U.S. Army Staff Sgt. Robert Bales will face 17 counts of murder and six counts of attempted murder in a military court Friday, following a massacre two weeks earlier of Afghan civilians in which he is the prime suspect.

Bales, who is currently being held in a military prison in Fort Leavenworth, Kan., allegedly went on a shooting rampage through an Afghan village in Kandahar Province, killing civilians as they slept, including women and nine children. Some of the bodies had been burned before Bales was apprehended.

Initial reports stated that there were 16 homicide victims and six wounded, but an additional one was added to the death toll without further explanation. None of the wounded have since died, leading to speculation that one of the female victims may have been pregnant or remains of another victim have since been discovered, the Washington Post reported.

John Henry Browne, Bales' attorney, is claiming that Bales does not remember the time period in which the murders occurred and indicated that his client's mental state would be an important factor in the trial, the Associated Press reported.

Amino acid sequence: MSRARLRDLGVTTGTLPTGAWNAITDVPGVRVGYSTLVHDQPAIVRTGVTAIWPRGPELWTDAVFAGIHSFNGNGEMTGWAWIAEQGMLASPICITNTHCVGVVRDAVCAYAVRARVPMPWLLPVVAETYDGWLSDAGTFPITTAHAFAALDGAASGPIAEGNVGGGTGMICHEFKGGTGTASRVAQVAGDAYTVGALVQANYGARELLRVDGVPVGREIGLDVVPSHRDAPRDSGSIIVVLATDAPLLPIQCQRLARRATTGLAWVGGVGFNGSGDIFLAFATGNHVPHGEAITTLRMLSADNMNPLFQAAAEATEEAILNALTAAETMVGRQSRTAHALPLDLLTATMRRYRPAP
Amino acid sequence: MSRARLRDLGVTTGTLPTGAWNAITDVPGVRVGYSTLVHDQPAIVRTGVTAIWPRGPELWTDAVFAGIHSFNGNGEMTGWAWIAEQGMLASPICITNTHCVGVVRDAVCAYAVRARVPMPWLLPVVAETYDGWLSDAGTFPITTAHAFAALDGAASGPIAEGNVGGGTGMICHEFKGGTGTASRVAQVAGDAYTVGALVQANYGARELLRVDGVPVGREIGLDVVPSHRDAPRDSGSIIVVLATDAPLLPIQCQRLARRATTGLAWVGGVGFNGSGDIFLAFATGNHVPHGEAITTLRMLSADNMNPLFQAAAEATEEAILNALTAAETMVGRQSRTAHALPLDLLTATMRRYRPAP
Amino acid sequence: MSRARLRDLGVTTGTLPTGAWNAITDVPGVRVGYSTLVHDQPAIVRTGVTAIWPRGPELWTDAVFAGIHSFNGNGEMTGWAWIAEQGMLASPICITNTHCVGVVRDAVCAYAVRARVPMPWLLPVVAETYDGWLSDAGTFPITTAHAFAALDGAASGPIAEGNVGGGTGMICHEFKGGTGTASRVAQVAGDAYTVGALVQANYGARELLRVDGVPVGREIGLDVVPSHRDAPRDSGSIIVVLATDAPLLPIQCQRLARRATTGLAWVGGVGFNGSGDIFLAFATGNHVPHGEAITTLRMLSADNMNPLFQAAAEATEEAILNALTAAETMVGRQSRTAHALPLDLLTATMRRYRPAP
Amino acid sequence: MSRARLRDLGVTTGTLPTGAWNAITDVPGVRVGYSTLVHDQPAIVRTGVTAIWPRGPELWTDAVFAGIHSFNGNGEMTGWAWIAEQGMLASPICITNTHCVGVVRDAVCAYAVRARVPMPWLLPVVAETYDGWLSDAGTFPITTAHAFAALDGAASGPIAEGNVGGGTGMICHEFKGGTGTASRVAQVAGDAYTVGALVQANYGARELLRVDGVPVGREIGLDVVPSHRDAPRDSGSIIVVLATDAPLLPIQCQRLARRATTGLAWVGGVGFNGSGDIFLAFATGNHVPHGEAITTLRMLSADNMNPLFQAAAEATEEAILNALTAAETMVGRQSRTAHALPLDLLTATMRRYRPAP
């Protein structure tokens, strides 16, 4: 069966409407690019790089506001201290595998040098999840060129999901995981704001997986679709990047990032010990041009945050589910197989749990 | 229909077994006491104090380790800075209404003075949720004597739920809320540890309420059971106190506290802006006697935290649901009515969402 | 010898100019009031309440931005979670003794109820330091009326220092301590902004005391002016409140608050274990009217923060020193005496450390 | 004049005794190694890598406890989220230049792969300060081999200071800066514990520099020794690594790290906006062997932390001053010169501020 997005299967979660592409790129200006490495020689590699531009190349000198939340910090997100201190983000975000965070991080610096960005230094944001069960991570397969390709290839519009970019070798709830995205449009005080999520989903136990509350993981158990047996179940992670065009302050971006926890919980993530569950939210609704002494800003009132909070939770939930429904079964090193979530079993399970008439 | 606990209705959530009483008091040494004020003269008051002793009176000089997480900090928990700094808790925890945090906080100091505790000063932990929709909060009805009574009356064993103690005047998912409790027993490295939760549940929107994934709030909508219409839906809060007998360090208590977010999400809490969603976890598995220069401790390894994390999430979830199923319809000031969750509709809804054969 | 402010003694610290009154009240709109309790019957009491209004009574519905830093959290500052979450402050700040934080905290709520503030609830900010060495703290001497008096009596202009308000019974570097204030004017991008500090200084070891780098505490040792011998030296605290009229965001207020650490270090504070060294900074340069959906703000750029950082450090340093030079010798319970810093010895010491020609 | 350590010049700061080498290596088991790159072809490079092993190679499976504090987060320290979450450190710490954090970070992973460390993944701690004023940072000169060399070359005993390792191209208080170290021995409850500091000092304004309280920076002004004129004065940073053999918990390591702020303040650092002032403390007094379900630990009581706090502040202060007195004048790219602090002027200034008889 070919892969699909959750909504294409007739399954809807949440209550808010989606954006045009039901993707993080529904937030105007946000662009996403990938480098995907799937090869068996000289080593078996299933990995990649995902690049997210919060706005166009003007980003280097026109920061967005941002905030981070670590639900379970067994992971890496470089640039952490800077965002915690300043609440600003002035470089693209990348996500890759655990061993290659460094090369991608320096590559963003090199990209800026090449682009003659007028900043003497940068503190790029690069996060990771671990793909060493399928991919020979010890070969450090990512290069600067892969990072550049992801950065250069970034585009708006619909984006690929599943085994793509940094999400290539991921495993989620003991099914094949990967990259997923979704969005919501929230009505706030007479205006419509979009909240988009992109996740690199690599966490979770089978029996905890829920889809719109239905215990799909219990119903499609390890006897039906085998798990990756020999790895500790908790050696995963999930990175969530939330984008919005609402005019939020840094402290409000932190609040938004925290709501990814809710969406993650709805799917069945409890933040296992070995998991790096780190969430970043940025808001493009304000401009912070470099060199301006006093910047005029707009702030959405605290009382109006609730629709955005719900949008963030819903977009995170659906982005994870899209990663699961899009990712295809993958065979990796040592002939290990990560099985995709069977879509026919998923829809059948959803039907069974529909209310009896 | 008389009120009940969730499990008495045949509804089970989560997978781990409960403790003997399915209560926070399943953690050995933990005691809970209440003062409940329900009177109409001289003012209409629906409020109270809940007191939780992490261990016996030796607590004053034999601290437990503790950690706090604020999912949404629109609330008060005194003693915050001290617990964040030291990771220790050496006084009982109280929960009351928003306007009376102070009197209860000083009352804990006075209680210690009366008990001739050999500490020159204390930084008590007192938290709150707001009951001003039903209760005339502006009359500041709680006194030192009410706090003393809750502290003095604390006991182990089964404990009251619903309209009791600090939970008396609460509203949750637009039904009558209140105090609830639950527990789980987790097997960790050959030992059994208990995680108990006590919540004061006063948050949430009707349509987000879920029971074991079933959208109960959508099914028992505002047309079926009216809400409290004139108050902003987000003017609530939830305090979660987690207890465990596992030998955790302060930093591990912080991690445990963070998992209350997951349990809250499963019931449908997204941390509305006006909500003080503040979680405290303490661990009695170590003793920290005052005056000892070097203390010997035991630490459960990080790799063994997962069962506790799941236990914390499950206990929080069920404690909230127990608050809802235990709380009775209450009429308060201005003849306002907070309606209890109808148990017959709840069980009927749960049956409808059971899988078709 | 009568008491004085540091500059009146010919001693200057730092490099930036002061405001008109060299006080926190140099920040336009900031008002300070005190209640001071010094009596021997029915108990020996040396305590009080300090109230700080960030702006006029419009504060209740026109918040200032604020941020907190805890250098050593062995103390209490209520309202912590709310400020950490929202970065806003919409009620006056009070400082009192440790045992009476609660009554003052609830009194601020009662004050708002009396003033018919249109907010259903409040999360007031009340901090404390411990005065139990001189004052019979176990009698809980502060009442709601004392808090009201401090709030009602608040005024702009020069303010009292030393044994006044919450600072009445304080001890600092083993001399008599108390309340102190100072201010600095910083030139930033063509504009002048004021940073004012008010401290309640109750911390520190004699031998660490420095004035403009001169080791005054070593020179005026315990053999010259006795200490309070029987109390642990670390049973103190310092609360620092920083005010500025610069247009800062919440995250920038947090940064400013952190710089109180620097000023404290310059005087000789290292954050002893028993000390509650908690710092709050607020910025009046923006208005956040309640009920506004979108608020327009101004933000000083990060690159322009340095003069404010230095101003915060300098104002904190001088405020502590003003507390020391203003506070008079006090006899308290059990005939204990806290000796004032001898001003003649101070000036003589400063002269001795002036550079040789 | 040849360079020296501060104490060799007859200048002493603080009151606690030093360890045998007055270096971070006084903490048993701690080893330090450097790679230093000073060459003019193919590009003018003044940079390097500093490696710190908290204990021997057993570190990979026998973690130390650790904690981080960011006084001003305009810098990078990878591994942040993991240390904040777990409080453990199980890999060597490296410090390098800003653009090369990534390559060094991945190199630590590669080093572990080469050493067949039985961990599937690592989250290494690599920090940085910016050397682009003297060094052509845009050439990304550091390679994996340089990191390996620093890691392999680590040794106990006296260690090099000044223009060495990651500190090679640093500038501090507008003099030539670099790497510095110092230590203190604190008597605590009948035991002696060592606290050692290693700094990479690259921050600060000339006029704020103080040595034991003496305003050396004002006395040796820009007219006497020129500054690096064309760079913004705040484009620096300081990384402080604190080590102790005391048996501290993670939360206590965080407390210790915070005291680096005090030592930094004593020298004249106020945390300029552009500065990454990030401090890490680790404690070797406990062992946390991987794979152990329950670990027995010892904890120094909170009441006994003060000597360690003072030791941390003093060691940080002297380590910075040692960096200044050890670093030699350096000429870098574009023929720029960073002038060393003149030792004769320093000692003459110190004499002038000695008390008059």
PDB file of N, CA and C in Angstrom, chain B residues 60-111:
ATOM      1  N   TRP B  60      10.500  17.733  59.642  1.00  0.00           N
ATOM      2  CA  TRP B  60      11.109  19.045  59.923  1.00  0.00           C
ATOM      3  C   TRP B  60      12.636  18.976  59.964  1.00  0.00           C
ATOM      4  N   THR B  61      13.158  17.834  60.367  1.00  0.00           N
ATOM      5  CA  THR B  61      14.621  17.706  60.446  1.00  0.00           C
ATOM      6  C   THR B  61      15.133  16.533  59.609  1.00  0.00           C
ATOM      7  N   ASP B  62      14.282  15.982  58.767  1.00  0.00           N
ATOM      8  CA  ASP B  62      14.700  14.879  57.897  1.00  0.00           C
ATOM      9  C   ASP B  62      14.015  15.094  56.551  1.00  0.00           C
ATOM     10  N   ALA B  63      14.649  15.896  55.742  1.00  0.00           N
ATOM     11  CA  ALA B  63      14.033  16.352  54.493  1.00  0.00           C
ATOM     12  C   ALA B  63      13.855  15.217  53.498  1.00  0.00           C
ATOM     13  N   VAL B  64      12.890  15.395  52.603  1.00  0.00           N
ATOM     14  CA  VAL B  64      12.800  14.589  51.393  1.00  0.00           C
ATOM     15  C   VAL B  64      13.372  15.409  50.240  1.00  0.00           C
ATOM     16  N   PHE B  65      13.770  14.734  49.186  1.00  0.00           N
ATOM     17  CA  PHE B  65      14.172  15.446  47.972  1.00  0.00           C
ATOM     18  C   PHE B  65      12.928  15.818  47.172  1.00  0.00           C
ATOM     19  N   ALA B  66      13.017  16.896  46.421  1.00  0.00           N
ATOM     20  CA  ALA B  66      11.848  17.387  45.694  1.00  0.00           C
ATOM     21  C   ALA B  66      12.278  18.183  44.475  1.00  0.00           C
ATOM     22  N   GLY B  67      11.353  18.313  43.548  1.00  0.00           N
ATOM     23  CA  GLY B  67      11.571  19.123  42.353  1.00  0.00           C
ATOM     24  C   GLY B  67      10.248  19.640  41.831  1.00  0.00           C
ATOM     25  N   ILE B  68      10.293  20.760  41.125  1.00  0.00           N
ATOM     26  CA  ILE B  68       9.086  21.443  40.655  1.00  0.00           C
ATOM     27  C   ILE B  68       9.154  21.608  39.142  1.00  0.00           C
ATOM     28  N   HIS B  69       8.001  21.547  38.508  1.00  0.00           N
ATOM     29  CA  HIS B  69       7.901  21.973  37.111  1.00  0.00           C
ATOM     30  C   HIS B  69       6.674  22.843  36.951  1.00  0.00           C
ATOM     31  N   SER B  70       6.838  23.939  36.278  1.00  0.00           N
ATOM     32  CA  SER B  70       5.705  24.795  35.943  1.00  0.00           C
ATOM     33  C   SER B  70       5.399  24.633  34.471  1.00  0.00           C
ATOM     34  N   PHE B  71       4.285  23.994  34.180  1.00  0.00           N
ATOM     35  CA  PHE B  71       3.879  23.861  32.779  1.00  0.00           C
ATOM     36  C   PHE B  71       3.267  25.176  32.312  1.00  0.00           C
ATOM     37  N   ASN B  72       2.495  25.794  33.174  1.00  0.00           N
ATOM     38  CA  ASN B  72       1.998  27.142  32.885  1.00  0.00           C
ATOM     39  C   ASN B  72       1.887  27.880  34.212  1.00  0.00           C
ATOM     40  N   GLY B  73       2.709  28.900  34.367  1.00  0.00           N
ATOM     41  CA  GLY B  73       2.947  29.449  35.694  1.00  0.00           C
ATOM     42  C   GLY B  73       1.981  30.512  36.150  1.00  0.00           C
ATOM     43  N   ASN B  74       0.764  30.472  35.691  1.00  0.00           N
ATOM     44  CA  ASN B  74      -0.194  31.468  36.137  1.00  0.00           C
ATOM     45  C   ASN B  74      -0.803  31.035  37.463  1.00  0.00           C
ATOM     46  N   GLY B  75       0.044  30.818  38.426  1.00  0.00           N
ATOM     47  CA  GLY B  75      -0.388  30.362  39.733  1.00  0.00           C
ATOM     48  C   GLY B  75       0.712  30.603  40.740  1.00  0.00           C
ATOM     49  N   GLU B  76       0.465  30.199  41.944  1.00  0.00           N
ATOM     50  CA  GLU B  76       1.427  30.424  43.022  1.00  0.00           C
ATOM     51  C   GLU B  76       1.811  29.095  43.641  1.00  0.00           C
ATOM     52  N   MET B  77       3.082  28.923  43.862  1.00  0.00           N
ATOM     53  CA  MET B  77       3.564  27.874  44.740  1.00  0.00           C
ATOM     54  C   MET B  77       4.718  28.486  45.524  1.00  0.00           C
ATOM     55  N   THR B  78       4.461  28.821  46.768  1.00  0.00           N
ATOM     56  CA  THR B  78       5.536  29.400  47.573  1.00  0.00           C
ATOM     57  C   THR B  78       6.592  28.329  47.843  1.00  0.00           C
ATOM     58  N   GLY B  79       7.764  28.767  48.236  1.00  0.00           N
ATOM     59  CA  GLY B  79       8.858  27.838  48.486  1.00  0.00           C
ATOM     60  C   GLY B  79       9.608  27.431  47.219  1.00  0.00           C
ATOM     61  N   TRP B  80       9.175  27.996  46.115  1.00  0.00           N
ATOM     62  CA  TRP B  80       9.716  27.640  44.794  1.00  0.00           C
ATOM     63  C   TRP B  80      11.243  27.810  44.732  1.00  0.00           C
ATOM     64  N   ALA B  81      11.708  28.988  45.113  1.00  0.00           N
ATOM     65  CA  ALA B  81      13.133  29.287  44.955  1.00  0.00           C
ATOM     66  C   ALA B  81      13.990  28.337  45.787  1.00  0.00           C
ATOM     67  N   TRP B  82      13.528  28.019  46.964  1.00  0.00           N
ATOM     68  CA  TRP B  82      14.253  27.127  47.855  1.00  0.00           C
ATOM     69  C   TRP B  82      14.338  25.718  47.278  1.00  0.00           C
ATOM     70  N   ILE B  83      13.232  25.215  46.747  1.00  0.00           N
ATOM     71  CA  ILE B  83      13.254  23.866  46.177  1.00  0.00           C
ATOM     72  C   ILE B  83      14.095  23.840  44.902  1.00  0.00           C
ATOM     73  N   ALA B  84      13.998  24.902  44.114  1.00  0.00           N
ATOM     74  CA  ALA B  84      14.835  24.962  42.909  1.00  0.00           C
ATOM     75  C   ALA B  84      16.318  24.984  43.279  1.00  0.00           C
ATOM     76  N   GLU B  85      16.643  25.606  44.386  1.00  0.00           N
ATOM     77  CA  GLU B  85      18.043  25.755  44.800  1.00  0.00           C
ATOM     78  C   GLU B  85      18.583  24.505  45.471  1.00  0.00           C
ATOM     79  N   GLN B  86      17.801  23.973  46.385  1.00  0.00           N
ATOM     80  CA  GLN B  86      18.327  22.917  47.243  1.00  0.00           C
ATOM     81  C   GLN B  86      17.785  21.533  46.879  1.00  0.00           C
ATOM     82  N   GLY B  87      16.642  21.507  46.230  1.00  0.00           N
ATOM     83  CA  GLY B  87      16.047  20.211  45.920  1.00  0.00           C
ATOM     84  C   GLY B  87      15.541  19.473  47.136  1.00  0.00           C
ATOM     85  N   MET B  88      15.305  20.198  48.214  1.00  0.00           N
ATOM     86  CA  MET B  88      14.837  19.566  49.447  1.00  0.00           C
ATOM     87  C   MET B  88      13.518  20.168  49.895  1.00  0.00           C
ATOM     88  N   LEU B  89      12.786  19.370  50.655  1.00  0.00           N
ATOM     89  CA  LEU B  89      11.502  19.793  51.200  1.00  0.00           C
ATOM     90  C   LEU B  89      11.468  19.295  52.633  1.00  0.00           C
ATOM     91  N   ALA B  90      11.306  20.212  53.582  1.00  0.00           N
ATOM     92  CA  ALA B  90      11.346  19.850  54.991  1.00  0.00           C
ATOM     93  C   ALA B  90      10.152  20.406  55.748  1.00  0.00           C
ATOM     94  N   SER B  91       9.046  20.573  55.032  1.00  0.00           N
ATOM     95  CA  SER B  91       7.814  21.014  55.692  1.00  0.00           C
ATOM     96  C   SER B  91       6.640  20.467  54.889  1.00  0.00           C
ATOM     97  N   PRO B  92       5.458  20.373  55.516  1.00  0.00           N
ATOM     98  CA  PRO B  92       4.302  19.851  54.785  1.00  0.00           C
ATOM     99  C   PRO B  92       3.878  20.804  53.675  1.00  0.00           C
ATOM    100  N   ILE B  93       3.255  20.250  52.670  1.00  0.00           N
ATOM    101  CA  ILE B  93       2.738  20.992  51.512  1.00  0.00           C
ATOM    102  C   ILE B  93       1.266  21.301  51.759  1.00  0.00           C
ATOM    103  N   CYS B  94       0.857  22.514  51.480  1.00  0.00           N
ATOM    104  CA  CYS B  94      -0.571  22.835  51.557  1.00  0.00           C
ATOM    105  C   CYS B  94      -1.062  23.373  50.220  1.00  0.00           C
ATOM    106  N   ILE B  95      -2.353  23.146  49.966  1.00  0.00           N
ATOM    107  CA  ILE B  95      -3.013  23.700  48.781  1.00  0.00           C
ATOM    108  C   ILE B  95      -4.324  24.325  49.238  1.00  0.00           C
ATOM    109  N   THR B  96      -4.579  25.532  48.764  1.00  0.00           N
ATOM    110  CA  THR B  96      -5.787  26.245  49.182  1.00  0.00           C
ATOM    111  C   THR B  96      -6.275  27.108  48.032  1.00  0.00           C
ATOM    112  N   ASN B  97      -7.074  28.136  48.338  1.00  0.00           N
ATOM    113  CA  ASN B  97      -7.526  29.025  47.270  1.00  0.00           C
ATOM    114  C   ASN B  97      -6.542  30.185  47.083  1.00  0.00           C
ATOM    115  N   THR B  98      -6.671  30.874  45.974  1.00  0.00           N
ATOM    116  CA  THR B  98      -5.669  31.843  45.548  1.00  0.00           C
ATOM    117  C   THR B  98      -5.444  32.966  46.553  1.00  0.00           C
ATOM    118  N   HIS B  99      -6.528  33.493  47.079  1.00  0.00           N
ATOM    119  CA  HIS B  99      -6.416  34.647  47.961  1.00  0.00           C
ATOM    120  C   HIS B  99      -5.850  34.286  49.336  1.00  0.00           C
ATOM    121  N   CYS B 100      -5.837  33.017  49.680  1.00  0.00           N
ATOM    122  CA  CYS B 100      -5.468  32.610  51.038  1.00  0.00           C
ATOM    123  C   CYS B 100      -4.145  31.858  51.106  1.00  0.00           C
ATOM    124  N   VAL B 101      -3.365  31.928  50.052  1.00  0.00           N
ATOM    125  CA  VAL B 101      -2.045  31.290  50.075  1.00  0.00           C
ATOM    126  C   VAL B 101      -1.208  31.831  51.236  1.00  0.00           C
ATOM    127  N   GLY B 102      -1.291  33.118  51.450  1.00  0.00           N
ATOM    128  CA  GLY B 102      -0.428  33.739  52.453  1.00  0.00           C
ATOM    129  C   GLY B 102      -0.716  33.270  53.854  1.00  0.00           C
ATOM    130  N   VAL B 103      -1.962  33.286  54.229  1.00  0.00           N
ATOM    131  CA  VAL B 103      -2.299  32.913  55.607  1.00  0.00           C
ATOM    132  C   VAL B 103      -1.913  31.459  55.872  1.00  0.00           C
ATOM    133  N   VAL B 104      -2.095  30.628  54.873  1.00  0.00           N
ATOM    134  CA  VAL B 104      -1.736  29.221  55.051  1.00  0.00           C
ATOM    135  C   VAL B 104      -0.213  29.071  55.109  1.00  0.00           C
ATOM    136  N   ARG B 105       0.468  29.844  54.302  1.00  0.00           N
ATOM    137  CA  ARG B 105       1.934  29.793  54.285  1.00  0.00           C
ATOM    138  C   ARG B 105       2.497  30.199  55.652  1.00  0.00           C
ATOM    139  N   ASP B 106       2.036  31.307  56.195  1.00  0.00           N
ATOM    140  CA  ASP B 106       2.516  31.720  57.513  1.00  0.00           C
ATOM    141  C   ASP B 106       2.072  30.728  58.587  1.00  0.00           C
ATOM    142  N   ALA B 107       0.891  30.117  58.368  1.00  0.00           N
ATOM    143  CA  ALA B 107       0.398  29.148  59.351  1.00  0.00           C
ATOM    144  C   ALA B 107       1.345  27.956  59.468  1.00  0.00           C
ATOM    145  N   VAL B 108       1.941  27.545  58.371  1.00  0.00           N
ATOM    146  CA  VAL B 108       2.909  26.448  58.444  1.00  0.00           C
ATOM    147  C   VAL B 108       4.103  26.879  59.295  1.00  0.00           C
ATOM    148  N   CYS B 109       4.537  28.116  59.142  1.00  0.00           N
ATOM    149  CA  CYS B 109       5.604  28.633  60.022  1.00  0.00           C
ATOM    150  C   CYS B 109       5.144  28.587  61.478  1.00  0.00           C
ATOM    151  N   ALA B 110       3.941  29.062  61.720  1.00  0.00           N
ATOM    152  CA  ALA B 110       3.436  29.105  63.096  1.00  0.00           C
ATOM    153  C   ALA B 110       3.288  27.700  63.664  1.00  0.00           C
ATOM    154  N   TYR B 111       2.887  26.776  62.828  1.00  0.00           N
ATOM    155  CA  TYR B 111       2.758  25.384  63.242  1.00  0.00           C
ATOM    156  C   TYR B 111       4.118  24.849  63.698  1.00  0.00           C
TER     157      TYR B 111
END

He has some memories about what happened before the alleged events and some memories after the alleged events and some windows here and there into things, but he really doesn't have any memory, Browne told AP. My meetings with him clearly indicate to me that he's got memory problems that go back long before that.

Browne has connected Bales' memory lapse to a concussive head injury he said the staff sergeant suffered while serving in combat, and that the injury went untreated, AP reported.

Browne has portrayed Bales as a loving father of two and a good husband, who has dutifully served his country, but has been traumatized physically and mentally by the experience.

Bales, 38, was on his fourth tour of duty, having served three tours in Iraq where he had suffered the head injury, AP reported.

If convicted, Bales could face the death penalty, though the U.S. military has not executed a service member since 1961. A lengthy prison sentence is more likely.